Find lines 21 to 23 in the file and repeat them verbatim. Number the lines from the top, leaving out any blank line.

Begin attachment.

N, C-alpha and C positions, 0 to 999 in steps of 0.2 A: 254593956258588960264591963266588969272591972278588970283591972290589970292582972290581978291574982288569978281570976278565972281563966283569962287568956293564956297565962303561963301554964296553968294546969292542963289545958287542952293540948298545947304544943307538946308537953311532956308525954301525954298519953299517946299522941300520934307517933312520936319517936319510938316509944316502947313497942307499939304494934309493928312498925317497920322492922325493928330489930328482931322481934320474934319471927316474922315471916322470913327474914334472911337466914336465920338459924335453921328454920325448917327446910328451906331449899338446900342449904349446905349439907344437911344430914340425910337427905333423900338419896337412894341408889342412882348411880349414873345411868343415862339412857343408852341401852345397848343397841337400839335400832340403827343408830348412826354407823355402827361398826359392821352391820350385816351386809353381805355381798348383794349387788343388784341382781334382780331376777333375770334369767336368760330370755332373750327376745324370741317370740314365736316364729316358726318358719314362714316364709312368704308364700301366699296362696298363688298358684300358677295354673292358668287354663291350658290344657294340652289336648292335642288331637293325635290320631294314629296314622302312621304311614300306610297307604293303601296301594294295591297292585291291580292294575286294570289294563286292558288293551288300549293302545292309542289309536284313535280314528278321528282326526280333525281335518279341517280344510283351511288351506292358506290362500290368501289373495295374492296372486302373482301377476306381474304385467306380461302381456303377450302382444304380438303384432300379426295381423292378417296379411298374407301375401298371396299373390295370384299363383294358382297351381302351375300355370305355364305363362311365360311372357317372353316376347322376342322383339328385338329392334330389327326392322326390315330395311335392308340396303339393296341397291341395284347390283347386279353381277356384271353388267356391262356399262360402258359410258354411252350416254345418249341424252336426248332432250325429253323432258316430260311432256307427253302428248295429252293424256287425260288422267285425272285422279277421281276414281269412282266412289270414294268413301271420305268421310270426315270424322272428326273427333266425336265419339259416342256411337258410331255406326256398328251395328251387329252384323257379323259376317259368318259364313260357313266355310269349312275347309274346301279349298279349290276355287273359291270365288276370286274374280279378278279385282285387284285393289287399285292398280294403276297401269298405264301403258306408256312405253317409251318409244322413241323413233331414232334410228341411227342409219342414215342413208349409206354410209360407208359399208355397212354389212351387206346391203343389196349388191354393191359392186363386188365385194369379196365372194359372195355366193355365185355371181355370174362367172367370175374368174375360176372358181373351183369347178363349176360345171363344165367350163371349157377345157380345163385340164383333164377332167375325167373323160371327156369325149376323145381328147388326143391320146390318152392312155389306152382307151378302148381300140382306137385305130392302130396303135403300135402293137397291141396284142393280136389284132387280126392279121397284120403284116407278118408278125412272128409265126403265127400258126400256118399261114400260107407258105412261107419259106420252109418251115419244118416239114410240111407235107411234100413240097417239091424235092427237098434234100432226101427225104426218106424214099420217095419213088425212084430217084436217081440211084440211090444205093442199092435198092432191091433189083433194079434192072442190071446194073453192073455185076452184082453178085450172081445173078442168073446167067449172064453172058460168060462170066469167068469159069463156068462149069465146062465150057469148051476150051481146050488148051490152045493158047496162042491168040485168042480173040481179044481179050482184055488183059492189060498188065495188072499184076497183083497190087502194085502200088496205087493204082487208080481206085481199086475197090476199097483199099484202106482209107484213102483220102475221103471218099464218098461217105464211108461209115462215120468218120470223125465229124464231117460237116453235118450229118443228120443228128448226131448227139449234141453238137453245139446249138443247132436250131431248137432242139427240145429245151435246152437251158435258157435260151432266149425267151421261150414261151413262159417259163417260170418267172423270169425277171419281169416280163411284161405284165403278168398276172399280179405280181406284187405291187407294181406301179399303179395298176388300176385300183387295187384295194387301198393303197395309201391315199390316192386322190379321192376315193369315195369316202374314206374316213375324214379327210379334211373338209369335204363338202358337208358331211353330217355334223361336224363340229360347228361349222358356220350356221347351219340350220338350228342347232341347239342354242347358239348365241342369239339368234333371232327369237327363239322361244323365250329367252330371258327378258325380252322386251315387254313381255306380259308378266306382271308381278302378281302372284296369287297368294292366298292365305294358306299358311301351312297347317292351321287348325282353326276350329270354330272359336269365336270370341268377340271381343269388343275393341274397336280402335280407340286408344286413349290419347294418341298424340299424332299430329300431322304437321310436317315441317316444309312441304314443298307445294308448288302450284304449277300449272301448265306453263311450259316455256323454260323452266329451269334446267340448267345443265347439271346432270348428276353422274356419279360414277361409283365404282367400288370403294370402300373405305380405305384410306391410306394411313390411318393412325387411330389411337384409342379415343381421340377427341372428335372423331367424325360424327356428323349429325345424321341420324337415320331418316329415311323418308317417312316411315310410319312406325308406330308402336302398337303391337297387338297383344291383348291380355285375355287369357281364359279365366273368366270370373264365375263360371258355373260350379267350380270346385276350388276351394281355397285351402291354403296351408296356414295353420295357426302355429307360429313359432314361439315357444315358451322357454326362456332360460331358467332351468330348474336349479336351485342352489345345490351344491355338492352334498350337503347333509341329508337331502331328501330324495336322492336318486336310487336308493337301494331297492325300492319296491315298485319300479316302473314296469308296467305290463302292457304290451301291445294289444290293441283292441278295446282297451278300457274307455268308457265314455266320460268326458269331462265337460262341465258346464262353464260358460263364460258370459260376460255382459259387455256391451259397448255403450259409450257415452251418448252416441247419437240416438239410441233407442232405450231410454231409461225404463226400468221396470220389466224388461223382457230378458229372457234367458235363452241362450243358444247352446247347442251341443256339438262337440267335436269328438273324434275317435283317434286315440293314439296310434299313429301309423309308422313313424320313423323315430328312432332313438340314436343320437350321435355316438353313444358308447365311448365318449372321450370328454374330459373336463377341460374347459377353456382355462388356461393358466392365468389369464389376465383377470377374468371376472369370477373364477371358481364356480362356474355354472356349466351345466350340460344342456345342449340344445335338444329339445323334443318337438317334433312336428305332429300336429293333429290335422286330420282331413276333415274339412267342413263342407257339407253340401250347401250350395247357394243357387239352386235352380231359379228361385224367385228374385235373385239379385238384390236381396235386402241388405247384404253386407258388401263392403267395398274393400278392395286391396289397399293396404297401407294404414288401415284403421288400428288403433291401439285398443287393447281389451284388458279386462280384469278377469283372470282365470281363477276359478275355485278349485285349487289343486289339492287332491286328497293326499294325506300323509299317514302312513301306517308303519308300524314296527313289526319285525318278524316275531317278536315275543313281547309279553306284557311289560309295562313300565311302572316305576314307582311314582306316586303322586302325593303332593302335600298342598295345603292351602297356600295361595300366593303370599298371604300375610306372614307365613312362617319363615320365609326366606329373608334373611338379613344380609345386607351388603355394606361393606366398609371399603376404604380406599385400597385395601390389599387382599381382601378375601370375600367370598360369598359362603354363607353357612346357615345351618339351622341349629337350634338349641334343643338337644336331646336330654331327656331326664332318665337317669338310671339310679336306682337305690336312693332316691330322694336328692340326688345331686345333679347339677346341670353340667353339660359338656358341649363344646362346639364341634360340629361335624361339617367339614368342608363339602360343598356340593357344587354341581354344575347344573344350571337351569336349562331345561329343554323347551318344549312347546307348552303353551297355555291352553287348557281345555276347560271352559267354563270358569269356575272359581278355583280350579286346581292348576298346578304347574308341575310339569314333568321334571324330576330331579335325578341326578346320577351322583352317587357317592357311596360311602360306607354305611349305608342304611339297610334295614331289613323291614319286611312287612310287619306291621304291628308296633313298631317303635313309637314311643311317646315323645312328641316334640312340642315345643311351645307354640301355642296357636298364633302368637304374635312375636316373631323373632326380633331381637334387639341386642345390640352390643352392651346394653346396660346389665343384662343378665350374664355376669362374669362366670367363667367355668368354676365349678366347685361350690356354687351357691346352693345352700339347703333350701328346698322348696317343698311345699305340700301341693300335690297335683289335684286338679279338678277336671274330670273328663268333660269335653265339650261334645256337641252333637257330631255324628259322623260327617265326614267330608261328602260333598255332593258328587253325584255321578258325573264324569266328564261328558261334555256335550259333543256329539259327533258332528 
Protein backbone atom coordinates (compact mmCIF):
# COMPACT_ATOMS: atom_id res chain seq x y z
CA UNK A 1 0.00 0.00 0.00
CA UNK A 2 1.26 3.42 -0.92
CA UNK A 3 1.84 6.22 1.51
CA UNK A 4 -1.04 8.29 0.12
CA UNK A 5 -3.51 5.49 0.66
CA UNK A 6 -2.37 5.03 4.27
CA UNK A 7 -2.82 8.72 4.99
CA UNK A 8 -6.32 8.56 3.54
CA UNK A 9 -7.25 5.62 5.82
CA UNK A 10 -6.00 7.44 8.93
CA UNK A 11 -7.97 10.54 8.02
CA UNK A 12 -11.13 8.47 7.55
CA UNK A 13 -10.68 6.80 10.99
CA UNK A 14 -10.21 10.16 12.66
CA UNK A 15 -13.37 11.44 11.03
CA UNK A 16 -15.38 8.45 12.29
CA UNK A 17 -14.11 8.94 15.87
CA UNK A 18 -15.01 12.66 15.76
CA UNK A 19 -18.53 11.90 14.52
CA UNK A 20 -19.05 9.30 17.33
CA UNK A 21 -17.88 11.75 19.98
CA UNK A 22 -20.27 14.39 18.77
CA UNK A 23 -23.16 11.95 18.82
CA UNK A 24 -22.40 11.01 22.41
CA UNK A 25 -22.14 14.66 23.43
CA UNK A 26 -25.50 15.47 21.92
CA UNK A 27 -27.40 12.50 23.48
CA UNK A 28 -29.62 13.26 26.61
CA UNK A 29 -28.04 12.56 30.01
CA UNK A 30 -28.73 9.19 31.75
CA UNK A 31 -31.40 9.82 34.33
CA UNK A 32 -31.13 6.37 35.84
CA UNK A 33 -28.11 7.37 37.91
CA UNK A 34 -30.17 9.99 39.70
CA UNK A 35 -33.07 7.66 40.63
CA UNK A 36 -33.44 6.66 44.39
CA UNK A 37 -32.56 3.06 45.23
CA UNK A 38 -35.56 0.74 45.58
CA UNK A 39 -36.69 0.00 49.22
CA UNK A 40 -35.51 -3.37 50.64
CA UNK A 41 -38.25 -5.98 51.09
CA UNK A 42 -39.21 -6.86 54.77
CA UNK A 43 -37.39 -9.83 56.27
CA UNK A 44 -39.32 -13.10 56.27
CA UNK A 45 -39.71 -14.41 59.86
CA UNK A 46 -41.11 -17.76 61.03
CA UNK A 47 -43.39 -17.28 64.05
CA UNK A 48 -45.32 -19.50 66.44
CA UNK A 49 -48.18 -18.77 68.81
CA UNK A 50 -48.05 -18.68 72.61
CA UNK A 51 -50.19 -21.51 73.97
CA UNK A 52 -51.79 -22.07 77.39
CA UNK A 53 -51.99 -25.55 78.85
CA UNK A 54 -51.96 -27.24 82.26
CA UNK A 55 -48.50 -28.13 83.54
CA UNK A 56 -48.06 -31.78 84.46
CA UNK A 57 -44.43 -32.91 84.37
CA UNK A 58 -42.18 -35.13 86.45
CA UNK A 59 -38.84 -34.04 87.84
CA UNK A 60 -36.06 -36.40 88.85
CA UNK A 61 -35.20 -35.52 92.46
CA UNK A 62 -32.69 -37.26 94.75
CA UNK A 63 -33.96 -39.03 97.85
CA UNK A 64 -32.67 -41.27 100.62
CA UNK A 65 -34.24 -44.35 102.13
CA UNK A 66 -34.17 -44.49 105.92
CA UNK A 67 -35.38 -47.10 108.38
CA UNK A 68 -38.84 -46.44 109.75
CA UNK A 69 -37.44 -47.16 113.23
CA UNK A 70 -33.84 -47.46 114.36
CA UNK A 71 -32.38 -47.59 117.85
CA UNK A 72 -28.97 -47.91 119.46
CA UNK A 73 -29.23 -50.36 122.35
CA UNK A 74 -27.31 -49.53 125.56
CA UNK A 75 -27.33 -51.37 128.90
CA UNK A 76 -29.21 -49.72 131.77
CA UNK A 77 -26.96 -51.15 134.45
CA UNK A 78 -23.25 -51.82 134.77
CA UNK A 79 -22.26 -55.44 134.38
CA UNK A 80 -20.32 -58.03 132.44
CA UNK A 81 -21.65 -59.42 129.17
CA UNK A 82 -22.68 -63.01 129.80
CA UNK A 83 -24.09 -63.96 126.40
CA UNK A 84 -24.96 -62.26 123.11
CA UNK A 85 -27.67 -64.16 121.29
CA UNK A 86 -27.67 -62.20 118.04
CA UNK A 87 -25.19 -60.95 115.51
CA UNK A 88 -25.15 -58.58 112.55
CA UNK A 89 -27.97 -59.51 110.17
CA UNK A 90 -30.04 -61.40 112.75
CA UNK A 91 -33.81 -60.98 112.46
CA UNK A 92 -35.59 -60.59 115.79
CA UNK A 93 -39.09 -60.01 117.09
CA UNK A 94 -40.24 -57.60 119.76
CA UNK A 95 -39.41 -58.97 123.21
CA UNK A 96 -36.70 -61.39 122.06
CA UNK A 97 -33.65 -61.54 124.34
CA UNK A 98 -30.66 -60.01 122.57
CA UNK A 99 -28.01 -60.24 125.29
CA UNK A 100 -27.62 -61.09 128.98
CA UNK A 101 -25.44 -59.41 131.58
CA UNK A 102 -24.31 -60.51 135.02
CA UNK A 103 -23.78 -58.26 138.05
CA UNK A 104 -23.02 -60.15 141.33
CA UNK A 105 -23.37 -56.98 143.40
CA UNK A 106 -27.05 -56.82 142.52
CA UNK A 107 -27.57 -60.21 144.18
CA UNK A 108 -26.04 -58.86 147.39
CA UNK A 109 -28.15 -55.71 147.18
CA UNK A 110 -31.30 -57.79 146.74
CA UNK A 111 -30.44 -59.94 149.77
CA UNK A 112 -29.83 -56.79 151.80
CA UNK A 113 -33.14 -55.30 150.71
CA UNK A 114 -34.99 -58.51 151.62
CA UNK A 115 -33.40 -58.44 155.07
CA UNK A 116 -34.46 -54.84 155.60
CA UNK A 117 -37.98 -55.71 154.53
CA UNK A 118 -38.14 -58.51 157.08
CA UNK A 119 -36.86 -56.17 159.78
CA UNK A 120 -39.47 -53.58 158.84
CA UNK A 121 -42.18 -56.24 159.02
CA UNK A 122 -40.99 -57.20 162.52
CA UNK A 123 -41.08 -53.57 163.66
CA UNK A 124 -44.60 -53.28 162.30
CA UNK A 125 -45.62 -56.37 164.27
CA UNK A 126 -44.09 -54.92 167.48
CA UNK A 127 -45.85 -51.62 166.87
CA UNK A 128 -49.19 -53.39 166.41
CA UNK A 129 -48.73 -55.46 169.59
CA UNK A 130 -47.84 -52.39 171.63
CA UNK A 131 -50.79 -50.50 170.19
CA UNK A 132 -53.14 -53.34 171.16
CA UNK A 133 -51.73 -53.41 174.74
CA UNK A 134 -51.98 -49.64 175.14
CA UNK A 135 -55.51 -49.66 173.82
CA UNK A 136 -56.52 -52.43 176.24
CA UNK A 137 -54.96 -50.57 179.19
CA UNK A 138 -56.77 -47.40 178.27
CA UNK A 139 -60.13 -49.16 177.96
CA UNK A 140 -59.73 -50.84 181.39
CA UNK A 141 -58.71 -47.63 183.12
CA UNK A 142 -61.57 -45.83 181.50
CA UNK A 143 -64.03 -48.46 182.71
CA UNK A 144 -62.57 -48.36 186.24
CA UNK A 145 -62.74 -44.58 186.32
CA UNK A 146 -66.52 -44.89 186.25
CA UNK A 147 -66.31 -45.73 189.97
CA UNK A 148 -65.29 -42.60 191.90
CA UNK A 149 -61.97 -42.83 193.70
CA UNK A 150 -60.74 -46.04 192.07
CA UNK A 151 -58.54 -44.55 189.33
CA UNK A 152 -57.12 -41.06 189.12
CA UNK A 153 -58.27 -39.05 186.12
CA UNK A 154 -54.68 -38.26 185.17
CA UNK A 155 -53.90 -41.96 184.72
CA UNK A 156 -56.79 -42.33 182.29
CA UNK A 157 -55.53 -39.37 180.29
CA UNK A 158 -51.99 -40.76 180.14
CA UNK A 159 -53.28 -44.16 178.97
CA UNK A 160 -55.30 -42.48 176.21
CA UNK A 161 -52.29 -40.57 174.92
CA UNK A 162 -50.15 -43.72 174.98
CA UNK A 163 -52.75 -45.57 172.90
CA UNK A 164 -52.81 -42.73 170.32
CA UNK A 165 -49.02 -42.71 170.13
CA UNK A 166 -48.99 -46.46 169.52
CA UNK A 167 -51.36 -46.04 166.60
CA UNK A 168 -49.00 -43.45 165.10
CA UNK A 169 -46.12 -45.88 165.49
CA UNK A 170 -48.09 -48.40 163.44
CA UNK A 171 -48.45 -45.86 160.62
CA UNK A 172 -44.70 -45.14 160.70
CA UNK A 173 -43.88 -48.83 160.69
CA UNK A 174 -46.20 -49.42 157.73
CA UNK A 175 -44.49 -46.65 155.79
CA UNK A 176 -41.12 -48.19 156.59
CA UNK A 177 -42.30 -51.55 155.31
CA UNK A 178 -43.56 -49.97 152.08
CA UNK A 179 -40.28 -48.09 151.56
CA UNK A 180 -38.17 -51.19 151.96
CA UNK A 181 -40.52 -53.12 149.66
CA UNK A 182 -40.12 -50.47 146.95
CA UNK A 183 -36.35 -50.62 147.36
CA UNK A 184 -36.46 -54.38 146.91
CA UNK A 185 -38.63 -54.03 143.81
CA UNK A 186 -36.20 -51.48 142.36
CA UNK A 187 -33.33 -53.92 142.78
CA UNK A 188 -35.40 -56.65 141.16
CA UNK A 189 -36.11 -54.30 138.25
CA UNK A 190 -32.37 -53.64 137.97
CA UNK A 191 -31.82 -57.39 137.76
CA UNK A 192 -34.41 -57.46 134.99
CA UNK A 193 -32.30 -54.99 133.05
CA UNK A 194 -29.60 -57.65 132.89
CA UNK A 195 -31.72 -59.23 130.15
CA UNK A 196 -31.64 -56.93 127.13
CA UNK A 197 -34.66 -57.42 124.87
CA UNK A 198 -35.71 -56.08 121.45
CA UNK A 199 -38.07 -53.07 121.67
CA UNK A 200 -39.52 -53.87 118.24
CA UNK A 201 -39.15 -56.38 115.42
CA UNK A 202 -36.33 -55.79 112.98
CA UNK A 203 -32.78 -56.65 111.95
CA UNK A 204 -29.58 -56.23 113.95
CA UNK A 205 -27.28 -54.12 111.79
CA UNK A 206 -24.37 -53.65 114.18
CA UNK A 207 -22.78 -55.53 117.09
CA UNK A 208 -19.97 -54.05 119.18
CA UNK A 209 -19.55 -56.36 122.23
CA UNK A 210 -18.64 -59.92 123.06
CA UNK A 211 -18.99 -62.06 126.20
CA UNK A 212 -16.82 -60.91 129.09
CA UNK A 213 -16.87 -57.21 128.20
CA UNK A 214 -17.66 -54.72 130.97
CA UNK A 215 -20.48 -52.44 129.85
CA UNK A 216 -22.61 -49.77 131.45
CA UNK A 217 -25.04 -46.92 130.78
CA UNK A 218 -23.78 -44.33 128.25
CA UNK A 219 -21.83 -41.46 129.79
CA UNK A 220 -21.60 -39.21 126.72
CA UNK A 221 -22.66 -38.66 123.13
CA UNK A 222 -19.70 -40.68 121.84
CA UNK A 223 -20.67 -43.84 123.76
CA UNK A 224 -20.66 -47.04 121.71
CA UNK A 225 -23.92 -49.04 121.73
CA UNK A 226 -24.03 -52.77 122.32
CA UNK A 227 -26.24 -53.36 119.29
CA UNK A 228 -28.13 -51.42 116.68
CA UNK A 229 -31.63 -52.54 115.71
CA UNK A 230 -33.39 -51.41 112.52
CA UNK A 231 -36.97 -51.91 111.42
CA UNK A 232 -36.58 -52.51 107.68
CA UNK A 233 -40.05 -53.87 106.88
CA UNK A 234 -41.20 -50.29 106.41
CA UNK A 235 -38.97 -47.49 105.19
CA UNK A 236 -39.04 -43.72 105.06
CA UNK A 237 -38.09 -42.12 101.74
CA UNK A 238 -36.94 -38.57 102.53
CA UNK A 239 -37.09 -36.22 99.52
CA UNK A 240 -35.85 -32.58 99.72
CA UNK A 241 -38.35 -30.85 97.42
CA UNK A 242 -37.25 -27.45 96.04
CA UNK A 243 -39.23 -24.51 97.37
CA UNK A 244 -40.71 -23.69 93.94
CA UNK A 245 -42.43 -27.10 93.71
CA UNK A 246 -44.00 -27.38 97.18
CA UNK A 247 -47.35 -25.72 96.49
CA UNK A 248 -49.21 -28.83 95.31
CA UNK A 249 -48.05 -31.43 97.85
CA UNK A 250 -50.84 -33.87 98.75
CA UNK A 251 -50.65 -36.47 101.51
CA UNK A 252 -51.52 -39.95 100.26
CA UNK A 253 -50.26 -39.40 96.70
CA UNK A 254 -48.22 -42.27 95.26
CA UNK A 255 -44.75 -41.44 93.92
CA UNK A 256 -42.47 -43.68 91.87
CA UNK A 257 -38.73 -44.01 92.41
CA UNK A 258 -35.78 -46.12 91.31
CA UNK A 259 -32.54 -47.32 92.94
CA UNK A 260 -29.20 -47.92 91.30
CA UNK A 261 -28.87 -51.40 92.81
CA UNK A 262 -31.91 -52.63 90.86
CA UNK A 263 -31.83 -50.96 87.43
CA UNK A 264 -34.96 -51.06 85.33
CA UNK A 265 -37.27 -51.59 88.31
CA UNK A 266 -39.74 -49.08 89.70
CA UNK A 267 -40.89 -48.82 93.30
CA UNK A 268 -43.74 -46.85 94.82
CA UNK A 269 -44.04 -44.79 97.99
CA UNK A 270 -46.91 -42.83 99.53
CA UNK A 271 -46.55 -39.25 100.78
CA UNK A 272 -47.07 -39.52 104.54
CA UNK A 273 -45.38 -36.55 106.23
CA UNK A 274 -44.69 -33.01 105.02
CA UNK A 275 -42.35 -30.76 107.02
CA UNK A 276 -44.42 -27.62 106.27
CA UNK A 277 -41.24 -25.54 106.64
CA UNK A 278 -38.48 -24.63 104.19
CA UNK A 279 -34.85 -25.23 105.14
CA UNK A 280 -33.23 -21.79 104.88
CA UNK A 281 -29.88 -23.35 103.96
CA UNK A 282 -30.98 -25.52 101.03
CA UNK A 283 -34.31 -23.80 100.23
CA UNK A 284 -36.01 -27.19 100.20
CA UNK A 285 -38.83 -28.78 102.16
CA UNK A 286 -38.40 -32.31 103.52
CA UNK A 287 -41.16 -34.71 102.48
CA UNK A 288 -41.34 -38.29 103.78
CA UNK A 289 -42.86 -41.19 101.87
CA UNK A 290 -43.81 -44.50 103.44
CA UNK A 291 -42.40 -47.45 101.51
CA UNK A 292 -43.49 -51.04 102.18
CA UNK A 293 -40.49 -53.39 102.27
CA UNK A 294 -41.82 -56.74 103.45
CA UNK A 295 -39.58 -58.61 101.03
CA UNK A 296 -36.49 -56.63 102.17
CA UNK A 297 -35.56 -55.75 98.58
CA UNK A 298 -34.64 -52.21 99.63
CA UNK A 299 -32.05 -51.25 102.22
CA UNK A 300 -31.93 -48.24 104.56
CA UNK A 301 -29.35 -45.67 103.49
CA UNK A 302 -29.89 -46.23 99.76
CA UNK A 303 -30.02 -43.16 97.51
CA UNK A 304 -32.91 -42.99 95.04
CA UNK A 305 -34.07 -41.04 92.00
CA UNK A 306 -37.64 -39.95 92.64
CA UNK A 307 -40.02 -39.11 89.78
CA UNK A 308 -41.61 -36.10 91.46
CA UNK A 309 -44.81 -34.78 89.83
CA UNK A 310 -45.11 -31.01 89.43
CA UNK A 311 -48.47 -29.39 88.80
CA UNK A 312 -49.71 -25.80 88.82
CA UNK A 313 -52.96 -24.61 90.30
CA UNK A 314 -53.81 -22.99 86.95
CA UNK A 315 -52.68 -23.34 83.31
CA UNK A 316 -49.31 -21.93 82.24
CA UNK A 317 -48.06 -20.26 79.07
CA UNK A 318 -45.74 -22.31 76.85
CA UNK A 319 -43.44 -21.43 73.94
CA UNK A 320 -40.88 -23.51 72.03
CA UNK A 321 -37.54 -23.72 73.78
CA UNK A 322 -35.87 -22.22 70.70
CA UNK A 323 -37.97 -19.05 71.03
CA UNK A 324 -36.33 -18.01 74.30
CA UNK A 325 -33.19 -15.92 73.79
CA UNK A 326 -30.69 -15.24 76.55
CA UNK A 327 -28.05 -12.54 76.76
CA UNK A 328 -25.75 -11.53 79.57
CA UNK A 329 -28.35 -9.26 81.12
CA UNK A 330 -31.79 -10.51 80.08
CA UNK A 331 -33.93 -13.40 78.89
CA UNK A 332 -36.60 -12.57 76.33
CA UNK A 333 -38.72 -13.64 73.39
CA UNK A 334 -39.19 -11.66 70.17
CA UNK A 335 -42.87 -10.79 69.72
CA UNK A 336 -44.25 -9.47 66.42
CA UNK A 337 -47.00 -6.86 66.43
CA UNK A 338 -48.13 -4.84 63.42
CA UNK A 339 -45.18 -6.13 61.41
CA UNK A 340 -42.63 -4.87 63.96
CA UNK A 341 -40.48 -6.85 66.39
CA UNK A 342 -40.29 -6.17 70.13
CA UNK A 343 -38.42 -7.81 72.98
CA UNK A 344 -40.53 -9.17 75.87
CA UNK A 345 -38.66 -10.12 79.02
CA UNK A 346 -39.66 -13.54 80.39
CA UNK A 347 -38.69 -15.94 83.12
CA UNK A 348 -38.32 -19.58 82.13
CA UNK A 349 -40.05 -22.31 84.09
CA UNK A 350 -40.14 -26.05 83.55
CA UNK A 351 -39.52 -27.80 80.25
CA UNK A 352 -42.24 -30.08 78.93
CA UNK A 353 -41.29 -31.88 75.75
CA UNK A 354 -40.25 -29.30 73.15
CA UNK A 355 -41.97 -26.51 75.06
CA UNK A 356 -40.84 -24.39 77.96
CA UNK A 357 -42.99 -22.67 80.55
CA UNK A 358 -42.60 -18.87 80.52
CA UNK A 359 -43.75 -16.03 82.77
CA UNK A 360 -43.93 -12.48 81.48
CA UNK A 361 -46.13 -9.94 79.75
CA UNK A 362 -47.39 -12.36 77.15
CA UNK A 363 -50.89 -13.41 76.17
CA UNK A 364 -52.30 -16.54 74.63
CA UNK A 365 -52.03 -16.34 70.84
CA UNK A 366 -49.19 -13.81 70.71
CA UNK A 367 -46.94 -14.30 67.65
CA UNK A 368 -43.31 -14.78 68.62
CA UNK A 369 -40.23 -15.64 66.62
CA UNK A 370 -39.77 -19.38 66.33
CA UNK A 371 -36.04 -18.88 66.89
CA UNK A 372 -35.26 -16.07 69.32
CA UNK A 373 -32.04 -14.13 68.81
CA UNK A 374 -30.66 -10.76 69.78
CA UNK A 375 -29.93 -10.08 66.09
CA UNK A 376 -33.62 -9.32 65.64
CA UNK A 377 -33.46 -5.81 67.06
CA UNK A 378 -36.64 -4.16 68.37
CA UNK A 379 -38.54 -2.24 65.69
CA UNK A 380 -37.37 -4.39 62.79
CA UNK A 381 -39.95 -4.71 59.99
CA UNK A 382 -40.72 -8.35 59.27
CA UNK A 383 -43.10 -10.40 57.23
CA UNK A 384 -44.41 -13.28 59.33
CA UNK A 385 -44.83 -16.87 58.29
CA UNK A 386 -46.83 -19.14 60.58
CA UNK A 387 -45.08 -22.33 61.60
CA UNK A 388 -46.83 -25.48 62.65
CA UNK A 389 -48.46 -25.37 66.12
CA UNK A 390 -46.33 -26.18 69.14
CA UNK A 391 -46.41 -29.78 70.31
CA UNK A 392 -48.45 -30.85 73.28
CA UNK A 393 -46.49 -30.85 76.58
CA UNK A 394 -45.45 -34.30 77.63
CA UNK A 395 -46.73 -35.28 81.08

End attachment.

CA UNK A 18 -15.01 12.66 15.76
CA UNK A 19 -18.53 11.90 14.52
CA UNK A 20 -19.05 9.30 17.33